My last post seems to have struck a nerve.
First, I want to emphasize that when I said “writing is more important than art in animation” I did not mean that the artwork is of no importance. High quality drawing and animation, when combined with good writing, can improve the viewer’s experience enormously. If you want to scale the peaks of the art form and achieve true artistic immortality (as opposed to mere commercial success), you must show excellence in both areas.
On the other hand, if you have good artwork without good writing you will probably end up with something like Ralph Bakshi’s The Lord of the Rings; technically impressive but a commercial and artistic failure. (And no, I’m not blaming Tolkien for the incoherent screenplay.)
SDShamshel points out, correctly, that the quality of the animation in The Simpsons has improved over the years. What originally was low-budget and looked it has become much more technically sophisticated, though still ugly. I think that proves my point though. It was good writing that made the show successful so that they could afford better artists.
He argues that the visual style of South Park serves the writing by allowing shows to be produced very quickly, making them more topical. This may be true, but it doesn’t make the quality of the artwork itself any better. Everything still depends on the writing.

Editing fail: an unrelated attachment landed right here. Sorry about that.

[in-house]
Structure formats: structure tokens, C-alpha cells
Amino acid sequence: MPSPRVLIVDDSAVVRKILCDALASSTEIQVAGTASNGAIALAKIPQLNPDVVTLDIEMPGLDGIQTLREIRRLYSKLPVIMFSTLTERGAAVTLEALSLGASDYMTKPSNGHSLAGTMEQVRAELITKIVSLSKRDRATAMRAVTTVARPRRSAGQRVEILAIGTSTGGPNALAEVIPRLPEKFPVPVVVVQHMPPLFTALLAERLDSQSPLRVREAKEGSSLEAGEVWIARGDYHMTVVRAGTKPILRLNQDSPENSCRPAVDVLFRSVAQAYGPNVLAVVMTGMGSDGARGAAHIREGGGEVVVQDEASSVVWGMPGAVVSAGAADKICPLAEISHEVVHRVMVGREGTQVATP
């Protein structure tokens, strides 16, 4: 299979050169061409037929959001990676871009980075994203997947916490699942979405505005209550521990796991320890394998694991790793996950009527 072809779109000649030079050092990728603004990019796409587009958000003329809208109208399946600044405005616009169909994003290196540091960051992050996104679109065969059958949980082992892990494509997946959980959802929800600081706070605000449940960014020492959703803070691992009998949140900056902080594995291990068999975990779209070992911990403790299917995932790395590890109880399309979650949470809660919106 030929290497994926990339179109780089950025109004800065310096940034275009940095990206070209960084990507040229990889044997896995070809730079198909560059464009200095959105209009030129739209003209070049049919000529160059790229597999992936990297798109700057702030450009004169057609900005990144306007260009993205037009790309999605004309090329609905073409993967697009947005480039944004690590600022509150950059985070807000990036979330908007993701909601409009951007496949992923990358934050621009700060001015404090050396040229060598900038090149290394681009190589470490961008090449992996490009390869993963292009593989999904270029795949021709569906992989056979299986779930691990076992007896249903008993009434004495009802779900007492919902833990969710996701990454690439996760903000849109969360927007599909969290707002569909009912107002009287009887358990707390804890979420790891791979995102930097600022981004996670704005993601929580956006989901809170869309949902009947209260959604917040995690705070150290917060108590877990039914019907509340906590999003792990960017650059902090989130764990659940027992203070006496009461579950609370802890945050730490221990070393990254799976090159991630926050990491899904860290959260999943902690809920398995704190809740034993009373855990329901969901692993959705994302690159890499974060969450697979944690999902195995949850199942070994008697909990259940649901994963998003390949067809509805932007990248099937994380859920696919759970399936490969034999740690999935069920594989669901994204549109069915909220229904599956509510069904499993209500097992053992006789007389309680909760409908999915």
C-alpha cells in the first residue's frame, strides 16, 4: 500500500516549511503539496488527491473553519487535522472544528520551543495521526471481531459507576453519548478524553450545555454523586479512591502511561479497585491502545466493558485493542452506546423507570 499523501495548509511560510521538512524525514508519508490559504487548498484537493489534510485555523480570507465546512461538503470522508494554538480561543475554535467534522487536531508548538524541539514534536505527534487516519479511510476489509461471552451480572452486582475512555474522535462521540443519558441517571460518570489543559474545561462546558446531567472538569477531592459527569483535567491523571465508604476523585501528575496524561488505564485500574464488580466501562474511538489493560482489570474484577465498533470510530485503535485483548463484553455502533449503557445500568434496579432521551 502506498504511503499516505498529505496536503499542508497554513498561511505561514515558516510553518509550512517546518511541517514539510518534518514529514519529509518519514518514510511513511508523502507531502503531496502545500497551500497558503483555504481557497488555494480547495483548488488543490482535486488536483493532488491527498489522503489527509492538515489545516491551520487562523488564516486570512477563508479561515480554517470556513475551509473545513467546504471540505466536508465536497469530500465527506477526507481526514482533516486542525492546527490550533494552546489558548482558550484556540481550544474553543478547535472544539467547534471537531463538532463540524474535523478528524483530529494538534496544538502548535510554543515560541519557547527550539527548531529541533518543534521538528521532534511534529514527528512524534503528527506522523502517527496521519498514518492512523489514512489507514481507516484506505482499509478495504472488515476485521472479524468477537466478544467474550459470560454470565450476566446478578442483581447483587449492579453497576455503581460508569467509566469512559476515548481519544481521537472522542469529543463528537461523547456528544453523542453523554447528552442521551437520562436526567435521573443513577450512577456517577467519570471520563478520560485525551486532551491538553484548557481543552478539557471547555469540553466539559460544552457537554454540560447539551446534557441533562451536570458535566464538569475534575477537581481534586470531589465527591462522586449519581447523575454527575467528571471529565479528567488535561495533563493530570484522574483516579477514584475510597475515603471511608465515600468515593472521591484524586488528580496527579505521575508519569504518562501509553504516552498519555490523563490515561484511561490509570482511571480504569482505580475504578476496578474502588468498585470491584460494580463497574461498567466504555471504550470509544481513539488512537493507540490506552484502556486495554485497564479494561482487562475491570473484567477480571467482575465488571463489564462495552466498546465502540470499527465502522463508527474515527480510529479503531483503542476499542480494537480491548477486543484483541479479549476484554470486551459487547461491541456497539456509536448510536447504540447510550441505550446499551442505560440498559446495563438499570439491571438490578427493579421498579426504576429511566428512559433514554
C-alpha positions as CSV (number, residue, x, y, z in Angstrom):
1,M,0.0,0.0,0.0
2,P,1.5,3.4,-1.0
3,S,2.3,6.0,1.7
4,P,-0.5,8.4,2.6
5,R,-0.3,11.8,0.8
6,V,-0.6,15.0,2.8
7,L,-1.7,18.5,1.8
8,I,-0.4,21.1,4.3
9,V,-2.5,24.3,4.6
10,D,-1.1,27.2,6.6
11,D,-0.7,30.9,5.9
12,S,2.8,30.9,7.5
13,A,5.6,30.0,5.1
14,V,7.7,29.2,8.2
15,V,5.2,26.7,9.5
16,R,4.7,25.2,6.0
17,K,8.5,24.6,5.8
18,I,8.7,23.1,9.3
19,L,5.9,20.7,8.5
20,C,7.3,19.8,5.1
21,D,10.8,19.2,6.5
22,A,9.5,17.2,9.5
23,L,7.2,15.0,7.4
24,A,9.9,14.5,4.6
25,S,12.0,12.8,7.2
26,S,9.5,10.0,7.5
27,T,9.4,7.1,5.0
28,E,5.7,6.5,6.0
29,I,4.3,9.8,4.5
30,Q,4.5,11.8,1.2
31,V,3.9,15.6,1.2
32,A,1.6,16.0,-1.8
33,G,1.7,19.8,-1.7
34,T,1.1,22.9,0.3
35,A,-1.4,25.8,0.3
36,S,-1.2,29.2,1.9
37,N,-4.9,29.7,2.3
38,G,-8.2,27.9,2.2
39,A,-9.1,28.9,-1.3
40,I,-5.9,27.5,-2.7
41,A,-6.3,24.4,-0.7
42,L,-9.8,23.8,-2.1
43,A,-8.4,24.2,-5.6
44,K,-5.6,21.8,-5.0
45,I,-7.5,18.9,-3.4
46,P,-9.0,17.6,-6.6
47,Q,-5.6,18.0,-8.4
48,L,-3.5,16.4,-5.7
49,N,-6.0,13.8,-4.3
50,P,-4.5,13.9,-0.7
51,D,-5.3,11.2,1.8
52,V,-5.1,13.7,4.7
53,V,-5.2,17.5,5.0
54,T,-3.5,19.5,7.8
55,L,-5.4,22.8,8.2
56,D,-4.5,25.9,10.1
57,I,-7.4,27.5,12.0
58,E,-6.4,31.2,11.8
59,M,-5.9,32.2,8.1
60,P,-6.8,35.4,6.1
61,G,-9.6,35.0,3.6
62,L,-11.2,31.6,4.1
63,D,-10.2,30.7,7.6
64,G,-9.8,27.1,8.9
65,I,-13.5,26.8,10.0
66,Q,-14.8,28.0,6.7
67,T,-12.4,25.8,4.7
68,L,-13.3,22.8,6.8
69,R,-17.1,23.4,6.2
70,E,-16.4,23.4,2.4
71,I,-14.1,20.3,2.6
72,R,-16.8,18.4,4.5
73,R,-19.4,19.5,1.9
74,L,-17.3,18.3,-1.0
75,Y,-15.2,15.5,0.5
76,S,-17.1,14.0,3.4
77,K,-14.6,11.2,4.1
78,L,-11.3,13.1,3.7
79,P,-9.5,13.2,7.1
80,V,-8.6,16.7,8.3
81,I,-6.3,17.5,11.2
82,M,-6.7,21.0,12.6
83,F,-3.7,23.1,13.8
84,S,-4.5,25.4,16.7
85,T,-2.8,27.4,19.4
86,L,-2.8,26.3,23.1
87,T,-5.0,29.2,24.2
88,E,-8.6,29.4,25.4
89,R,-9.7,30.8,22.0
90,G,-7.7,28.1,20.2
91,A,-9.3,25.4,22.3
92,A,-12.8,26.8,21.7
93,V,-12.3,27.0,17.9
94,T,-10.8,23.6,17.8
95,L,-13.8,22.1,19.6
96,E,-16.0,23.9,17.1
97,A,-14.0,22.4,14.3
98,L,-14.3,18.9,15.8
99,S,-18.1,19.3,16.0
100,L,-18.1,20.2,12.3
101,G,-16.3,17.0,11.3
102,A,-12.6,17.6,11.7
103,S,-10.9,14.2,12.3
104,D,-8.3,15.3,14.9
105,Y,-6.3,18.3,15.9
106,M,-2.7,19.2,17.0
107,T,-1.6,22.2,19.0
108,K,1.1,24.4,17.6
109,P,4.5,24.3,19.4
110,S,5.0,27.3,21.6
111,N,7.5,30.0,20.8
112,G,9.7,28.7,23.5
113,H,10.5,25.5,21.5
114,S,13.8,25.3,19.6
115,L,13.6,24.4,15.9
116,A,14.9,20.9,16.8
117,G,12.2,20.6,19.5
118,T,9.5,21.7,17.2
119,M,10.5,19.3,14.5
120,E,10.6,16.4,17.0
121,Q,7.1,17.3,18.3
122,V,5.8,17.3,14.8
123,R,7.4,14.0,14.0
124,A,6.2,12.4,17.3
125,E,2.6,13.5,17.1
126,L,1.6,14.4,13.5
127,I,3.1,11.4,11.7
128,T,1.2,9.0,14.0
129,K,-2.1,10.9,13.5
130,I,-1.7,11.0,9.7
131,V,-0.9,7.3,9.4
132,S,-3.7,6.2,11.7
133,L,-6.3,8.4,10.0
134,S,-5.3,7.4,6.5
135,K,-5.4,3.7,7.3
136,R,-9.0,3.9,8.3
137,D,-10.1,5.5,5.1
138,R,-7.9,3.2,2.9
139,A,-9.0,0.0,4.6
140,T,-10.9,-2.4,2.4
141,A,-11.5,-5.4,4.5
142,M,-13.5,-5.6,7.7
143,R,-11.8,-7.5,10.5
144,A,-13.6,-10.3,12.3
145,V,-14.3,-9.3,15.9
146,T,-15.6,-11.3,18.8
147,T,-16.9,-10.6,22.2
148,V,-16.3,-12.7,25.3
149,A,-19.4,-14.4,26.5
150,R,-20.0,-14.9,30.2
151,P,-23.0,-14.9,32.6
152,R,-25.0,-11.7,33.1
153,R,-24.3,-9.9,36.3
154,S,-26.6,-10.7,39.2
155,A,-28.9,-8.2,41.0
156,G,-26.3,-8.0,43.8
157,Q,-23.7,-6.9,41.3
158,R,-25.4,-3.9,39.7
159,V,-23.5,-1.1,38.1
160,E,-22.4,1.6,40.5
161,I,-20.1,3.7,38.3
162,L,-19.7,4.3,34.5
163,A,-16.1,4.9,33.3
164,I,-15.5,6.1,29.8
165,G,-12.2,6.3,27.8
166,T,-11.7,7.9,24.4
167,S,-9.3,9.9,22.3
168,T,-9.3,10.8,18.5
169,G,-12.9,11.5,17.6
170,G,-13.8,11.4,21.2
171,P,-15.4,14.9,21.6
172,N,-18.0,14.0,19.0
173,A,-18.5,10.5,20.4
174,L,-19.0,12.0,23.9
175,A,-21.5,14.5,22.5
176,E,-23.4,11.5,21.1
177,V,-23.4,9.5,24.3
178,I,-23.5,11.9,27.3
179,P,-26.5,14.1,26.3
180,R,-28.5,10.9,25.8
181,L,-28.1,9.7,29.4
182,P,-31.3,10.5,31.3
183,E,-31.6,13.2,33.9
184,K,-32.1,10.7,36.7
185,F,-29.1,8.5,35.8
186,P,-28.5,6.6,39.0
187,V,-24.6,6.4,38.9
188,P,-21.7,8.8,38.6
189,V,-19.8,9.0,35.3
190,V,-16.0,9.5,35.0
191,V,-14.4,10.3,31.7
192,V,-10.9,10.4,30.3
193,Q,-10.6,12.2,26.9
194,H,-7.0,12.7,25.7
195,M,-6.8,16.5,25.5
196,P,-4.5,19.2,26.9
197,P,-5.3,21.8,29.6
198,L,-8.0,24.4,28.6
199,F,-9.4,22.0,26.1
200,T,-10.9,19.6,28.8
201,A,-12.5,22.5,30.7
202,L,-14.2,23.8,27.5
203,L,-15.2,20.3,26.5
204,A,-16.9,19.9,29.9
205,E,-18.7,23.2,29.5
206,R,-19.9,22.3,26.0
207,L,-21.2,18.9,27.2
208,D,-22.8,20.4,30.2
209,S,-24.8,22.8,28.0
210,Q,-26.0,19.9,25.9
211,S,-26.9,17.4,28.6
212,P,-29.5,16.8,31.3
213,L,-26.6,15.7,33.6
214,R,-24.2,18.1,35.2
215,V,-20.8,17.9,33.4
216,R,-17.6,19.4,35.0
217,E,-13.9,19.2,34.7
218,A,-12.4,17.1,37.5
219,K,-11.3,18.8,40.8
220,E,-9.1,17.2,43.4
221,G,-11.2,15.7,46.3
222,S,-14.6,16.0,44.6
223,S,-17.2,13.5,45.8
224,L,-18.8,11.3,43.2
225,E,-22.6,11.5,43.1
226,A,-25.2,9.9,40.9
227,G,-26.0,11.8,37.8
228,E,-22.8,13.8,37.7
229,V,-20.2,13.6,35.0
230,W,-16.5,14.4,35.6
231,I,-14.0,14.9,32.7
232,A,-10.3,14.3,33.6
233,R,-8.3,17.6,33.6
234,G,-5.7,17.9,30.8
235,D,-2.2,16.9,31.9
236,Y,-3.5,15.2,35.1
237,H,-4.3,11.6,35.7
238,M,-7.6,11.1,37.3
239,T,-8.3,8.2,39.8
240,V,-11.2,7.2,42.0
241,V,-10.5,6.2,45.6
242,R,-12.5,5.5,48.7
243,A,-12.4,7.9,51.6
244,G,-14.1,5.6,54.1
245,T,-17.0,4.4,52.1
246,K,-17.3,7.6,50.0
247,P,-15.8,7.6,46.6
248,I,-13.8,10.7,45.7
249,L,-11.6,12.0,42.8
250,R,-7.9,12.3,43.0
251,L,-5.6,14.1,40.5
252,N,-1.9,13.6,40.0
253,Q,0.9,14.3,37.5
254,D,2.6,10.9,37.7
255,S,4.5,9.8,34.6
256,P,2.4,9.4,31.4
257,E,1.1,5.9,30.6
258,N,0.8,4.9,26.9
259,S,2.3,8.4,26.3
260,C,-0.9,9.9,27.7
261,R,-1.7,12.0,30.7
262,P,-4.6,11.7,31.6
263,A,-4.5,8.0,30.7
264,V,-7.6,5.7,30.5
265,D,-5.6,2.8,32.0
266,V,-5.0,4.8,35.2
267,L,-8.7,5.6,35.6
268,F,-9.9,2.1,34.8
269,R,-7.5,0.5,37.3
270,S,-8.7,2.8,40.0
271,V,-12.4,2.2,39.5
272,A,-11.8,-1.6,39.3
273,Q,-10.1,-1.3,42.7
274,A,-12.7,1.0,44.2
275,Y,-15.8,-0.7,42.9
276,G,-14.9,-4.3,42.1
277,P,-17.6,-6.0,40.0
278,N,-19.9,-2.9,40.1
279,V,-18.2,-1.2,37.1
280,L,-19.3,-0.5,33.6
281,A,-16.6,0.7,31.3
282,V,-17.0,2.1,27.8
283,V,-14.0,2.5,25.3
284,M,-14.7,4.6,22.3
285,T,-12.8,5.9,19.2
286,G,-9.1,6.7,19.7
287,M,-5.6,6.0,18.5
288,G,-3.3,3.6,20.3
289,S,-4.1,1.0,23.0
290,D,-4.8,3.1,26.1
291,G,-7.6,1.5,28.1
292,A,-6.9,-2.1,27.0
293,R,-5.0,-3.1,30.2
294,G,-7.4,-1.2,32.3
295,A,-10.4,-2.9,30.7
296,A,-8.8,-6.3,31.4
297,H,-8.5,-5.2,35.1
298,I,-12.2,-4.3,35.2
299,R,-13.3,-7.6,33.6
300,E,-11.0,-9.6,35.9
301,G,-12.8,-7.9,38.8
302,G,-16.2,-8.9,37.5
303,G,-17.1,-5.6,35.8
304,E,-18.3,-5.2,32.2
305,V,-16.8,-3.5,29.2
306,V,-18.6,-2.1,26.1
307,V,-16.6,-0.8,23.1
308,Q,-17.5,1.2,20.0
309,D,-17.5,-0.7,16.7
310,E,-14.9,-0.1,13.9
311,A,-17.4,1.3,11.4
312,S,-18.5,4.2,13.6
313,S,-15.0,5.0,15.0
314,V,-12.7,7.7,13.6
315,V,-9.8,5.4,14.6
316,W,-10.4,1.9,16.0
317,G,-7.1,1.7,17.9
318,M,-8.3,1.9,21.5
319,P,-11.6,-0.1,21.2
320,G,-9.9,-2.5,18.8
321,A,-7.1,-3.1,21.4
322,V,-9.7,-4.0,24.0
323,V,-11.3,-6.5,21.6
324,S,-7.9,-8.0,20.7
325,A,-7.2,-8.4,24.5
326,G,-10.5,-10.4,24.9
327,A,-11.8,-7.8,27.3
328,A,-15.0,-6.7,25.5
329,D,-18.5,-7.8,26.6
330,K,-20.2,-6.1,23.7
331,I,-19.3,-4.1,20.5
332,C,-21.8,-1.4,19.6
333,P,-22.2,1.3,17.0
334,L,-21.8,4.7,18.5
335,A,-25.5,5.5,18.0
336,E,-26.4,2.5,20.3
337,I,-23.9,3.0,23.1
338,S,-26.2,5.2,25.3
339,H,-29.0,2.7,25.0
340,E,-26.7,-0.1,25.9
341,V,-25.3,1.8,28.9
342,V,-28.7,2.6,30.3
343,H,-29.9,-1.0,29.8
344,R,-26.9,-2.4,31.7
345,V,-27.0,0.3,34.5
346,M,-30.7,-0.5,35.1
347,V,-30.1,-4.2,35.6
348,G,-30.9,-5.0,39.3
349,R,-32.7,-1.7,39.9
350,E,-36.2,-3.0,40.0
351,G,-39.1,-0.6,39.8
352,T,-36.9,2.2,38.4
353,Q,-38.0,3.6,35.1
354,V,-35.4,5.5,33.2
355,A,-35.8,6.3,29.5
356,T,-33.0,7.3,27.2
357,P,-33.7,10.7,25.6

A better argument might be that the artwork of South Park is so bad that it’s good; it’s very awfulness makes it funny. But that only works because the writing is good. If the writing were equally lame, it wouldn’t be funny at all; it would just be sad.
Omo points to the existence of animated shorts and music videos that are “sold on the artistic merit of its production rather than the strength of the writing.” Even here I think that the writing is at least as important as the animation, though what constitutes “good writing” for a short subject is very different from a 26-episode anime series. (It’s a writer’s truism that it’s harder to write a good short story than a good novel.) I can’t think of any animated short that succeeded just on clever visuals, without any sort of “hook” to grab the audience.
Finally, I have no intention of being a pretentious art snob “like Otaking Johnson”. Making animation in the real world is always a matter of trade-offs. There is never enough time or money to do everything perfectly. The key to success is to achieve the maximum possible with the resources that are available. My main point is: when deciding where to cut corners, it’s best not to skimp on the writing.